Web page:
The problem is that sometimes we look to those other experiences, we look to falling in love or we look to travel or we look to our ambitions and careers, other kinds of things, but no experience in this world actually satisfies those deepest desires.
Well, that’s the kind of desire that the psalmist has in this psalm. He’s expressing a desire for God, a desire to be in the house of God. Notice that there are seven references in this psalm to some aspects of God’s house. He talks about God’s dwelling place, the courts of the Lord; he talks about the altars of the Lord, the house of the Lord, the court, the house of the Lord. Those words pop up again and again and again.
Now, I think it’s wrong for us to think that the right translation or the right application of that to our own day is a longing to go to church, that is, to go to a church building. What the psalmist was longing for was what took place in the temple. He was longing for the experience of the presence of God. The temple was the place where God revealed his glory, it was the place where the presence of God dwelt, the Shekinah glory of God.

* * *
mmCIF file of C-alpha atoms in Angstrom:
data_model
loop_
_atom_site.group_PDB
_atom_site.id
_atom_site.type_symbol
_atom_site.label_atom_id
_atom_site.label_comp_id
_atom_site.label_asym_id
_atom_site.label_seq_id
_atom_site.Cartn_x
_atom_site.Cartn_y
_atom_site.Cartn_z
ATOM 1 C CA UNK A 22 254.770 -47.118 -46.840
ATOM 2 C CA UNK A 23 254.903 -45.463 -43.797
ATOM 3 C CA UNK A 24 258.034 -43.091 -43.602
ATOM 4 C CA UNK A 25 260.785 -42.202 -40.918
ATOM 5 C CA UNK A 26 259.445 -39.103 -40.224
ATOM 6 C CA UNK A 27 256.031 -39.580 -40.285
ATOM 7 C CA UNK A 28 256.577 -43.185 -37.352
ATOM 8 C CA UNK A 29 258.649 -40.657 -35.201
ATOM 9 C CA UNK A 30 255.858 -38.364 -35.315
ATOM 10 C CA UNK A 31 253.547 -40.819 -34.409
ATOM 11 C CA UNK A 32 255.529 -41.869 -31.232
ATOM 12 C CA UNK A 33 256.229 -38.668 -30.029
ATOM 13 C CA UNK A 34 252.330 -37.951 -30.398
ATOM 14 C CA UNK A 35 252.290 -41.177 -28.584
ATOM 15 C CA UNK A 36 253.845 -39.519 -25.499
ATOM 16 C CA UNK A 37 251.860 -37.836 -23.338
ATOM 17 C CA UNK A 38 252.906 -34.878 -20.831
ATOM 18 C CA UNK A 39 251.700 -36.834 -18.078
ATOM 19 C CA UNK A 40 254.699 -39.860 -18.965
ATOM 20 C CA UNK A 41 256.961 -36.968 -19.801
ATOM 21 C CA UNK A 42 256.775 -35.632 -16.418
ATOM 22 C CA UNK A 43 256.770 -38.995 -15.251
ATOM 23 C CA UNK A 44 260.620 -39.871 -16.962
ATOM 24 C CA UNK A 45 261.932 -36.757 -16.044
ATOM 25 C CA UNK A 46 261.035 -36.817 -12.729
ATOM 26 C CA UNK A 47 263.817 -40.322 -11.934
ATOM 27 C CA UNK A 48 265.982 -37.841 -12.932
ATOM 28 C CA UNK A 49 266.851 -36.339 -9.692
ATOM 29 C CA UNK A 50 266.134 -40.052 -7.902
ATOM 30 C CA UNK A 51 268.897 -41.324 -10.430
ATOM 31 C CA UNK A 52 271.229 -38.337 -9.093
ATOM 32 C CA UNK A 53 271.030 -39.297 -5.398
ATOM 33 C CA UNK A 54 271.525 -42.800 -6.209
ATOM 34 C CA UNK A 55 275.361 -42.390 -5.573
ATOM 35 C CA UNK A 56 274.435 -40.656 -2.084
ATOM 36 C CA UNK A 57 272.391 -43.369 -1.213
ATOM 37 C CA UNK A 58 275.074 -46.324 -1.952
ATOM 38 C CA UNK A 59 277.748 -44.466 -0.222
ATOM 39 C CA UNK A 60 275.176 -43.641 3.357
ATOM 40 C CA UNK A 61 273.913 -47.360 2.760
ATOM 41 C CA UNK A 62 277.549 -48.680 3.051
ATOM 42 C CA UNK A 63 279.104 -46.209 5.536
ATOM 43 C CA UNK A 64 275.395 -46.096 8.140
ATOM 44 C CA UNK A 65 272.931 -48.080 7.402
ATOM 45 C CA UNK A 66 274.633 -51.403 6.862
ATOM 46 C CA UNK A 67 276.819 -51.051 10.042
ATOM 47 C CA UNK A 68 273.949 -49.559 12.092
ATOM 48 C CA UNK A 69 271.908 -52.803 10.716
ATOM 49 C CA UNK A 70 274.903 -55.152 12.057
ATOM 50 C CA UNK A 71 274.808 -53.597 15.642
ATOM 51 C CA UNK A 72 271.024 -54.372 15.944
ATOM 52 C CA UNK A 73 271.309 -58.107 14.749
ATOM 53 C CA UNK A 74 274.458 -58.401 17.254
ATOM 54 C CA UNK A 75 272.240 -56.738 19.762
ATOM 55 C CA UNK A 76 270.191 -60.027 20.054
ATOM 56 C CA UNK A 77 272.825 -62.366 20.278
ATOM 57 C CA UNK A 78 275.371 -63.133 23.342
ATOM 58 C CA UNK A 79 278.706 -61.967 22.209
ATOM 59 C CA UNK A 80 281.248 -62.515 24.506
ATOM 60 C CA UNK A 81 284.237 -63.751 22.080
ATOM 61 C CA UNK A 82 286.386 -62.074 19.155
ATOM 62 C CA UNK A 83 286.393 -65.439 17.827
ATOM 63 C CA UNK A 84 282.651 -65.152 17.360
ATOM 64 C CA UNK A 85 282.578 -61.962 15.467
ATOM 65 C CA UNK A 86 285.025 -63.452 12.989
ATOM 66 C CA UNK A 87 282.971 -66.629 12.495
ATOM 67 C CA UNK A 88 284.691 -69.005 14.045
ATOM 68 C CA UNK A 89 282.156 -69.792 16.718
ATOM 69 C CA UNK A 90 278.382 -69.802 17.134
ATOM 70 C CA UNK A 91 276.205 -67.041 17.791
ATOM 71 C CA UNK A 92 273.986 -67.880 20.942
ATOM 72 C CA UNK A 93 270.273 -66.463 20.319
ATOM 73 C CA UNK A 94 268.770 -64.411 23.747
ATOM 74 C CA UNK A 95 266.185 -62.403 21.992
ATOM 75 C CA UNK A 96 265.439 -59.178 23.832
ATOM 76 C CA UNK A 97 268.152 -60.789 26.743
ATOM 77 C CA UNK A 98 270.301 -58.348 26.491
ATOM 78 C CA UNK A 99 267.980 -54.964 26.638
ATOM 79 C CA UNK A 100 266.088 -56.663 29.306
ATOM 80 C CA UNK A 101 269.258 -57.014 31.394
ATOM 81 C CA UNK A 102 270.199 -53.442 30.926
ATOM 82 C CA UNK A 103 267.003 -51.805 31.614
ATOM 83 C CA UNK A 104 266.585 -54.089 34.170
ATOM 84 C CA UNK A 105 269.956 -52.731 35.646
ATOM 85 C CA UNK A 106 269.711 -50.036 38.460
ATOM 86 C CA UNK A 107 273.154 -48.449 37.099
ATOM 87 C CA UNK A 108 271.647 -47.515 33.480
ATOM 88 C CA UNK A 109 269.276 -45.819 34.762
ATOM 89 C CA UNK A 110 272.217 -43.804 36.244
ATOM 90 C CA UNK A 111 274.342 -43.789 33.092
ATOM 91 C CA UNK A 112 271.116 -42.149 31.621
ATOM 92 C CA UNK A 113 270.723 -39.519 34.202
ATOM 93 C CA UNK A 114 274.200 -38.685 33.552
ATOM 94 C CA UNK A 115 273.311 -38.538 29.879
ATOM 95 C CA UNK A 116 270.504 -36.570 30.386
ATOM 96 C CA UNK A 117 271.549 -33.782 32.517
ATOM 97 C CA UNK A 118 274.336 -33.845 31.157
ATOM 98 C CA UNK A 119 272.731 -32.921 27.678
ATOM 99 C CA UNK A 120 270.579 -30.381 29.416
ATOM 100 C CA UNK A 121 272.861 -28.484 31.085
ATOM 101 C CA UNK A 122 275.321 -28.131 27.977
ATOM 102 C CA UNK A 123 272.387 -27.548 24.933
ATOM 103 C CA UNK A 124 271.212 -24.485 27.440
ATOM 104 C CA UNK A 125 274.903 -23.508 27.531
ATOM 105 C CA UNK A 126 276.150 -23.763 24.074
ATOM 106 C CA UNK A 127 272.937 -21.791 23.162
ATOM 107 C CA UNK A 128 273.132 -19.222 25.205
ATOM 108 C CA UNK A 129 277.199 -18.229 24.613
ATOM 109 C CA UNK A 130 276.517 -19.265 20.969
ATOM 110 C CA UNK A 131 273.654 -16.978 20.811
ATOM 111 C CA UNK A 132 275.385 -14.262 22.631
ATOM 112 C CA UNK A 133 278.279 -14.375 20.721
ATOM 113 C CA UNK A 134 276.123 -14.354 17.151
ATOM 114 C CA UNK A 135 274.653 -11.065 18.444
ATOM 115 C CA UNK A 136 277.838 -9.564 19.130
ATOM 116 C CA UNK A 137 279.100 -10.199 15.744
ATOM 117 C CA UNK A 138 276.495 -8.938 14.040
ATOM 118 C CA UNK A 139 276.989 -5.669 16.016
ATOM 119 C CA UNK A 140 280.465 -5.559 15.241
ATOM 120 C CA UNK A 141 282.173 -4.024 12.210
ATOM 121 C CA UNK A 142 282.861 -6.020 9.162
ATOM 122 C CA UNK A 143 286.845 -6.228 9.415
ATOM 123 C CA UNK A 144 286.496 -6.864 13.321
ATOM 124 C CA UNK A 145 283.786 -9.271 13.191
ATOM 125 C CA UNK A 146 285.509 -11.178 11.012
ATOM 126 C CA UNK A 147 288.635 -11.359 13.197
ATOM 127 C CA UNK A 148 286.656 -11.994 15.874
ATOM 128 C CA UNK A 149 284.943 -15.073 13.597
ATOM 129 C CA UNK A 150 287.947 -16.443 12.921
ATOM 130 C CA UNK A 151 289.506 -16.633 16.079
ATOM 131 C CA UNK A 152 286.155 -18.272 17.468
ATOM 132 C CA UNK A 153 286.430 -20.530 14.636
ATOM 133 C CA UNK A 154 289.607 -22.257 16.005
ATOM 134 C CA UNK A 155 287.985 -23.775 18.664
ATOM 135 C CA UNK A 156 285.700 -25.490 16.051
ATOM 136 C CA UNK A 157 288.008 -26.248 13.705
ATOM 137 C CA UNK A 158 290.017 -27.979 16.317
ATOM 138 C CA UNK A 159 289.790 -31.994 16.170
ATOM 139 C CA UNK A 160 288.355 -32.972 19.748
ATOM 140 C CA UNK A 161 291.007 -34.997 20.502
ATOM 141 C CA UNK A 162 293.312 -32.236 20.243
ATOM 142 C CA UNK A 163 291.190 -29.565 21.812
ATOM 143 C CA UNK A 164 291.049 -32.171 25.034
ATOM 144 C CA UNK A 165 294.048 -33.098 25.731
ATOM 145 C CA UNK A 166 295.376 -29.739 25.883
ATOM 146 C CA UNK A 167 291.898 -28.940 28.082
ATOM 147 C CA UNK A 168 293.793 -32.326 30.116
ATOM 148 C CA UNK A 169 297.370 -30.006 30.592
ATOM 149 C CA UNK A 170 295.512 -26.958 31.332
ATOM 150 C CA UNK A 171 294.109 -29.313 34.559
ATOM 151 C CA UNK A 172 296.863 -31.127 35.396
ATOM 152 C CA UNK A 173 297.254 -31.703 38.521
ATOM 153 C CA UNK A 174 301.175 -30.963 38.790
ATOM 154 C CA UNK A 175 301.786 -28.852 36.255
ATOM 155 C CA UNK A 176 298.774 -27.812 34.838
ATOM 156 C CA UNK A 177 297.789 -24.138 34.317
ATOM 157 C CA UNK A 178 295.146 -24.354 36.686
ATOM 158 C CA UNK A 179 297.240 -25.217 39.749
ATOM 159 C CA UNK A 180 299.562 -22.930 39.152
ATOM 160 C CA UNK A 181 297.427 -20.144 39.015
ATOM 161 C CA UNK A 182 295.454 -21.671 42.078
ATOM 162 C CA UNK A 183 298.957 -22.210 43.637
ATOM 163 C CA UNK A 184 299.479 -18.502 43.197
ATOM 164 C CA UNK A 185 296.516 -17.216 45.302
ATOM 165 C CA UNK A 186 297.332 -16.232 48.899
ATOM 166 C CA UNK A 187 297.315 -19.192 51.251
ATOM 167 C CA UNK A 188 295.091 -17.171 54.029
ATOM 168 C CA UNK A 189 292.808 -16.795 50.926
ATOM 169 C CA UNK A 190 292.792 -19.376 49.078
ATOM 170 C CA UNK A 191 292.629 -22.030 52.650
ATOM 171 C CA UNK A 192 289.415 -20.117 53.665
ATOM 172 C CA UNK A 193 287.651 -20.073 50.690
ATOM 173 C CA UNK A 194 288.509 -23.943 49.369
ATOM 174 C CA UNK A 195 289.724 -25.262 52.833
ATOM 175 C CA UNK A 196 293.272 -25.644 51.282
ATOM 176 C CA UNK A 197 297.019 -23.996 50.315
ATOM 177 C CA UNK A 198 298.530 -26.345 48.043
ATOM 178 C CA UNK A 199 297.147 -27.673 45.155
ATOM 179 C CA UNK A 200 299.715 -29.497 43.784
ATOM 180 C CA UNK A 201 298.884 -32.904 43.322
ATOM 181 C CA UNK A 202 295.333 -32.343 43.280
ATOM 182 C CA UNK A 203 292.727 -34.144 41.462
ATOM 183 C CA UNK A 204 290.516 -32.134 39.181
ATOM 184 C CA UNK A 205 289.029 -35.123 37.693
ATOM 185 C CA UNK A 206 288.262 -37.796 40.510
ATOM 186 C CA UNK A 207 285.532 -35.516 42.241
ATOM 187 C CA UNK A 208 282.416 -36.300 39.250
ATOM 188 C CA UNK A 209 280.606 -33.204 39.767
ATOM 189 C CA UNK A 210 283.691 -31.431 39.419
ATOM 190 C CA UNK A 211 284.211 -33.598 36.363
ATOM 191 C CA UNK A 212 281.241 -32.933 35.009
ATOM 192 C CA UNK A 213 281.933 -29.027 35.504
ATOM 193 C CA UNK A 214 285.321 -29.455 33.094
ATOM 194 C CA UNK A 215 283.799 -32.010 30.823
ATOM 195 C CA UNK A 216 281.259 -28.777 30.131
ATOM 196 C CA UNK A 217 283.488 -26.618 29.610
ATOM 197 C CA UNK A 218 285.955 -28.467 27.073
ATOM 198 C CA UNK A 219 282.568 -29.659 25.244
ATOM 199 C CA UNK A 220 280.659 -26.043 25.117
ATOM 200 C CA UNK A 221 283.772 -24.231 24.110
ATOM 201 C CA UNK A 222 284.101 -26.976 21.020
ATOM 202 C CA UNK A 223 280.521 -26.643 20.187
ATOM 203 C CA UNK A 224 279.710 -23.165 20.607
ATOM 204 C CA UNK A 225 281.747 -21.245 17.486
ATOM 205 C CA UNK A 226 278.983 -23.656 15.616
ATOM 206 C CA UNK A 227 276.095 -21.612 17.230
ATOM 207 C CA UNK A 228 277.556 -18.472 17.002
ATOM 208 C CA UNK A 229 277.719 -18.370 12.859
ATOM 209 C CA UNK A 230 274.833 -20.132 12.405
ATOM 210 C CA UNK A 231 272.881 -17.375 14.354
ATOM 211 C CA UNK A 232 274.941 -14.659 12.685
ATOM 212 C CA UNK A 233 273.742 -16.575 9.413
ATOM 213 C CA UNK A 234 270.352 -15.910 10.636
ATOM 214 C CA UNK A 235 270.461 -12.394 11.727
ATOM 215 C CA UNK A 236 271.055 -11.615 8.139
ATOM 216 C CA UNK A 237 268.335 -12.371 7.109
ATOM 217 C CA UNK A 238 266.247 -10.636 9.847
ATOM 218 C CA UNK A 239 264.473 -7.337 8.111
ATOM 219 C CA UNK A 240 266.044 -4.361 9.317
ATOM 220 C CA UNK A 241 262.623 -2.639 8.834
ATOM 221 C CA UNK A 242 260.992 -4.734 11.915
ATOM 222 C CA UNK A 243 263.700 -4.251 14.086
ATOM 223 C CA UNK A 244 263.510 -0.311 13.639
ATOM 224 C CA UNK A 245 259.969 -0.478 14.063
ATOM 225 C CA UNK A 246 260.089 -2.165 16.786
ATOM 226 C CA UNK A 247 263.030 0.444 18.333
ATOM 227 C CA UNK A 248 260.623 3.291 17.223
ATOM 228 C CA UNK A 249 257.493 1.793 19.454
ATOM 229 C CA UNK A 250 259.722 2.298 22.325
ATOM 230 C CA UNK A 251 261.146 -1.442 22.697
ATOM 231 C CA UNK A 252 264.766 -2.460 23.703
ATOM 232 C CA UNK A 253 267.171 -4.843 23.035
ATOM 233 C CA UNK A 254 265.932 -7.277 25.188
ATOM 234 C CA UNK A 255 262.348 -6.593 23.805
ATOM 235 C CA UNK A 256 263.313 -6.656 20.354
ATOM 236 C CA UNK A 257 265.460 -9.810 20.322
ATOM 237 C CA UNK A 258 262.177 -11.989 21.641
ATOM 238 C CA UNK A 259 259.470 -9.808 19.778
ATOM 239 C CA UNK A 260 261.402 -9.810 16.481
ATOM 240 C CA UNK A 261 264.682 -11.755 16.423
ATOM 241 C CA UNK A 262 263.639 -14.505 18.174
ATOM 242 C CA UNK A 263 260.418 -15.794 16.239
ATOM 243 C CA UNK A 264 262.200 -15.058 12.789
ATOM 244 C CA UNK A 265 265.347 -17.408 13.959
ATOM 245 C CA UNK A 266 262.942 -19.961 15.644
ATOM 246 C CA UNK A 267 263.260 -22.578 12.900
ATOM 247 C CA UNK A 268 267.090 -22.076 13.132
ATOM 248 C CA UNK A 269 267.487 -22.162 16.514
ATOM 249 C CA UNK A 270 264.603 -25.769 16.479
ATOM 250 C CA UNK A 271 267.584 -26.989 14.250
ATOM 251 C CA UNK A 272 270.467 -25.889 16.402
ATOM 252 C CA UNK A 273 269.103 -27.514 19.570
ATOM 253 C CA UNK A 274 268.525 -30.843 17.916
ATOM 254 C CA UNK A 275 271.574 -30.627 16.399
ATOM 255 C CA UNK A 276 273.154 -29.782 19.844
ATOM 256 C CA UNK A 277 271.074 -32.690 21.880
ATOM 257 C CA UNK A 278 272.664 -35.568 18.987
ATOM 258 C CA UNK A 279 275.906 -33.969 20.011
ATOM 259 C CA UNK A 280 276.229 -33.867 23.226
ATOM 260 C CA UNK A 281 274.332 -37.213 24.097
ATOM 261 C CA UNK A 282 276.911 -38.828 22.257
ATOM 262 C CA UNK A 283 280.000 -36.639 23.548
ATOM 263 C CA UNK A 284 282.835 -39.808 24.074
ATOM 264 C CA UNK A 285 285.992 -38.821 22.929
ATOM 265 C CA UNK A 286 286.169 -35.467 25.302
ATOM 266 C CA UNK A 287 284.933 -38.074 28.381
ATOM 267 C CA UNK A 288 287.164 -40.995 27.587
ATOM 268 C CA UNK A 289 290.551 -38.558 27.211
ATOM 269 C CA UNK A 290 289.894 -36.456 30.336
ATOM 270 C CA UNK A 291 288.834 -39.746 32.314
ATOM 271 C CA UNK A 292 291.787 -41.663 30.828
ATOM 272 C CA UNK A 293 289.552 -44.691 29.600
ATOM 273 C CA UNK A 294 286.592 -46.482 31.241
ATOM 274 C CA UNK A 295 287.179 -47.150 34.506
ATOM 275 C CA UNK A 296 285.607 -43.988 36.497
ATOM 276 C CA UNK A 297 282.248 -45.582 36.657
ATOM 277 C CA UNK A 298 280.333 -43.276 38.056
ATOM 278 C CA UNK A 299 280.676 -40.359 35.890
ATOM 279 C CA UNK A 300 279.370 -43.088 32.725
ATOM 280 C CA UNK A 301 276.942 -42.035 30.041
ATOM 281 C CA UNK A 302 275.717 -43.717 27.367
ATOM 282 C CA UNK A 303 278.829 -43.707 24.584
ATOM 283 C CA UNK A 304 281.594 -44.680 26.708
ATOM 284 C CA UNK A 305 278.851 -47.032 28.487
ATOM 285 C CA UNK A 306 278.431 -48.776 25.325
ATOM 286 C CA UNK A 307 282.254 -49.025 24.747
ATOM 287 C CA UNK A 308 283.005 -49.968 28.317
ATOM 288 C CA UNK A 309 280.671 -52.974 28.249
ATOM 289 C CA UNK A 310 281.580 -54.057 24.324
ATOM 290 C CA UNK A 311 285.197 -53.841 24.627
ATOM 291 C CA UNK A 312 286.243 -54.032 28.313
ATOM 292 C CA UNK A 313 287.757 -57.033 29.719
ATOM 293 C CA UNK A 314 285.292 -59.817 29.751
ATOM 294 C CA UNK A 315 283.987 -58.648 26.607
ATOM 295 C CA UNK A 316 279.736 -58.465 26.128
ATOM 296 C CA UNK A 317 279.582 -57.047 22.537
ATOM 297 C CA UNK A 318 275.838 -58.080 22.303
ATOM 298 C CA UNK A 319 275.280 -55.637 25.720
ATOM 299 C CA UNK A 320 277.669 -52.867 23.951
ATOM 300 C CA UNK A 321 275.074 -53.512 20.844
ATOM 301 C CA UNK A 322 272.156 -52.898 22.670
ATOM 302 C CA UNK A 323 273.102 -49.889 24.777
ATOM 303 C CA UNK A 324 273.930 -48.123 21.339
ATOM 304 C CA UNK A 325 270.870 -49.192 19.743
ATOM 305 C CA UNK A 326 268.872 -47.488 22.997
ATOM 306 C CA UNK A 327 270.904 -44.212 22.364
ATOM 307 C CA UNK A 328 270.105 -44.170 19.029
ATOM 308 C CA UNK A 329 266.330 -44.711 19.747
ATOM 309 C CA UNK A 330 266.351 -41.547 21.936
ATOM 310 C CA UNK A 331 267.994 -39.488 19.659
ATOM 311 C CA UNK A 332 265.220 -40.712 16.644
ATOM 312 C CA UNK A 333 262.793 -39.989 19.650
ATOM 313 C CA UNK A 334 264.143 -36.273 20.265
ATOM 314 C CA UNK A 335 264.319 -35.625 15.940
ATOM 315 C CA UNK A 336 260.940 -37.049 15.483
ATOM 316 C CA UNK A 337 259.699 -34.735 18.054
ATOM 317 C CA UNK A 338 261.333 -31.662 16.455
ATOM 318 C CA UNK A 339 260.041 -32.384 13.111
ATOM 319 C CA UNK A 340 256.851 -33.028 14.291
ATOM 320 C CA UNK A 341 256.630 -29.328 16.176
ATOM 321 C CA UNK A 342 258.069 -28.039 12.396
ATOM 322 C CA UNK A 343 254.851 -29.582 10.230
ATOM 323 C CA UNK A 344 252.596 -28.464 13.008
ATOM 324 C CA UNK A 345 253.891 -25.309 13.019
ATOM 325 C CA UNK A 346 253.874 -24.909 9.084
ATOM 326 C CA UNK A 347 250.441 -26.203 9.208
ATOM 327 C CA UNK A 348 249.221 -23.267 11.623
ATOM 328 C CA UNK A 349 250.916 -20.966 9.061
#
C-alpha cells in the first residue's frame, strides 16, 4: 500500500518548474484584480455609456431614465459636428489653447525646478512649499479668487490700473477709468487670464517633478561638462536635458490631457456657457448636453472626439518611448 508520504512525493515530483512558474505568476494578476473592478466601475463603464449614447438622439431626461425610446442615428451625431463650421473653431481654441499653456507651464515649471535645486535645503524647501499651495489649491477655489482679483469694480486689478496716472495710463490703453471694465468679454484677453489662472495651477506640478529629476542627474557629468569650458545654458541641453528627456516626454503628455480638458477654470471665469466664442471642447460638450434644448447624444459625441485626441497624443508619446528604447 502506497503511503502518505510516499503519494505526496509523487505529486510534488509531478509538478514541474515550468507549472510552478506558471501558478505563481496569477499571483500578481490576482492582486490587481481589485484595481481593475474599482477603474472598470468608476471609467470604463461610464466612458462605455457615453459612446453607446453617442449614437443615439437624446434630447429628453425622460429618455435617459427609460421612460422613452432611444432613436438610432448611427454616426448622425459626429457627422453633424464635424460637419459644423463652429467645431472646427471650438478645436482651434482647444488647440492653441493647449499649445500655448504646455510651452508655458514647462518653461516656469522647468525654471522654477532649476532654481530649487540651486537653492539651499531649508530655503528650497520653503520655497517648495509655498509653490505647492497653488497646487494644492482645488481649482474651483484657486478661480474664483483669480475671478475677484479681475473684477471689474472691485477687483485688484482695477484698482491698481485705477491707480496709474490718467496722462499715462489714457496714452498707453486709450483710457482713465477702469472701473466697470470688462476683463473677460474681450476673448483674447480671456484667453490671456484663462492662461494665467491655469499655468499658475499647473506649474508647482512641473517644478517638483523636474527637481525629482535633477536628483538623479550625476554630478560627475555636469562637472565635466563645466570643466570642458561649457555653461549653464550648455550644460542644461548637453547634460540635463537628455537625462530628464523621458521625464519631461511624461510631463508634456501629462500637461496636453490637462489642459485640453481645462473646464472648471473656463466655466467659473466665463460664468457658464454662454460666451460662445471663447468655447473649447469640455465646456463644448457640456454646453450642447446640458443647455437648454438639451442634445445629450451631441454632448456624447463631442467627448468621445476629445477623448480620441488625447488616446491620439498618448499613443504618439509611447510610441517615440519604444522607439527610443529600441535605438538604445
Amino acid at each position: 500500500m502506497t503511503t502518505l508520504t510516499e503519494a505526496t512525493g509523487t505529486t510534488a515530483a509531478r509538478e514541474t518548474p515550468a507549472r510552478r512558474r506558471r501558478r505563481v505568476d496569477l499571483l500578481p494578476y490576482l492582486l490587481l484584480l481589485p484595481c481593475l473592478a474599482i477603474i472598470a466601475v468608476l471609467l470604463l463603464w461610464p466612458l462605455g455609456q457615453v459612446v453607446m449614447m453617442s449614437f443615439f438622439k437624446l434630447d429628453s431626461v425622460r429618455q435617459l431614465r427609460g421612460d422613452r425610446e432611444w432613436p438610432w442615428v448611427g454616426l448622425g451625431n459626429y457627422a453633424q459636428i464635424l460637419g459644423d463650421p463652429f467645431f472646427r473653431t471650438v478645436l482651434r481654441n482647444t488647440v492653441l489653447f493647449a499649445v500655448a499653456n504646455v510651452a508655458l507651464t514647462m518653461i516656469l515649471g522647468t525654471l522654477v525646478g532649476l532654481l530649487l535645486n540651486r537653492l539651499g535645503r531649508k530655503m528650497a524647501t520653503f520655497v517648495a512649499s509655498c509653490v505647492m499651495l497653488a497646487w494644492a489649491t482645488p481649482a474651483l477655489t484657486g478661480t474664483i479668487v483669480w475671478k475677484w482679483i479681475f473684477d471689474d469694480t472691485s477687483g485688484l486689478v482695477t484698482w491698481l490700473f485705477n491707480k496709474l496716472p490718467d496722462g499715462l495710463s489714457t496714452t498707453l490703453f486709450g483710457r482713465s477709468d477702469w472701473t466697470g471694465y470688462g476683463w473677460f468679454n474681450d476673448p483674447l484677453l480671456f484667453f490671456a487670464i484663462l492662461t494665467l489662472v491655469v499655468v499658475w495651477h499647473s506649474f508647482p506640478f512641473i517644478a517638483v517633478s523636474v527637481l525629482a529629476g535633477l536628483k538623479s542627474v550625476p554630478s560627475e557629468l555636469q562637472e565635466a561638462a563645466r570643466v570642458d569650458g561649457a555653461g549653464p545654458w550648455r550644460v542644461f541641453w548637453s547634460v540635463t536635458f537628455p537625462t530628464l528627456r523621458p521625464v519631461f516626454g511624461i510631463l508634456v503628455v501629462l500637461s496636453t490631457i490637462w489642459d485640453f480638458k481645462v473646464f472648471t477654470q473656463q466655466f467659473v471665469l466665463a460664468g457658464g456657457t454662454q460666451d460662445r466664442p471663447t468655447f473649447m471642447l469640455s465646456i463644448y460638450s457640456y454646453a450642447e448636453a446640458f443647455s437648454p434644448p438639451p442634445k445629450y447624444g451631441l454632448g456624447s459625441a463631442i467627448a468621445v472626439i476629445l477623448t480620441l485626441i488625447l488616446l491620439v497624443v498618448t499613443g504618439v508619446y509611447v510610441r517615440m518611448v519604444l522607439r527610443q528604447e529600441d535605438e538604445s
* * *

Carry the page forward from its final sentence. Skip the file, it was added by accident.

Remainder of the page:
Don’t you remember in Exodus 40, after Moses had constructed that first tabernacle, the glory of the Lord came and filled the place? You have the same thing in 1 Kings 8, when Solomon had built the temple, and the glory of the Lord came. The temple was the place where God’s glory, where God’s presence dwelt.
It was also the place of sacrifice. It was the place where sacrifices were made. Every day sacrifices were made, and there were certain sacrifices that were only made once in a year, but it was the place of atonement, it was the place of grace, it was the place where people could be assured that their sins were forgiven.
It was also the place of celebration. It was the very center point of the worshipping community’s celebration of God, especially as they would journey for those annual feasts and gather together in Jerusalem.
It’s that whole experience that the psalmist is thinking of when he says he longs for the house of the Lord.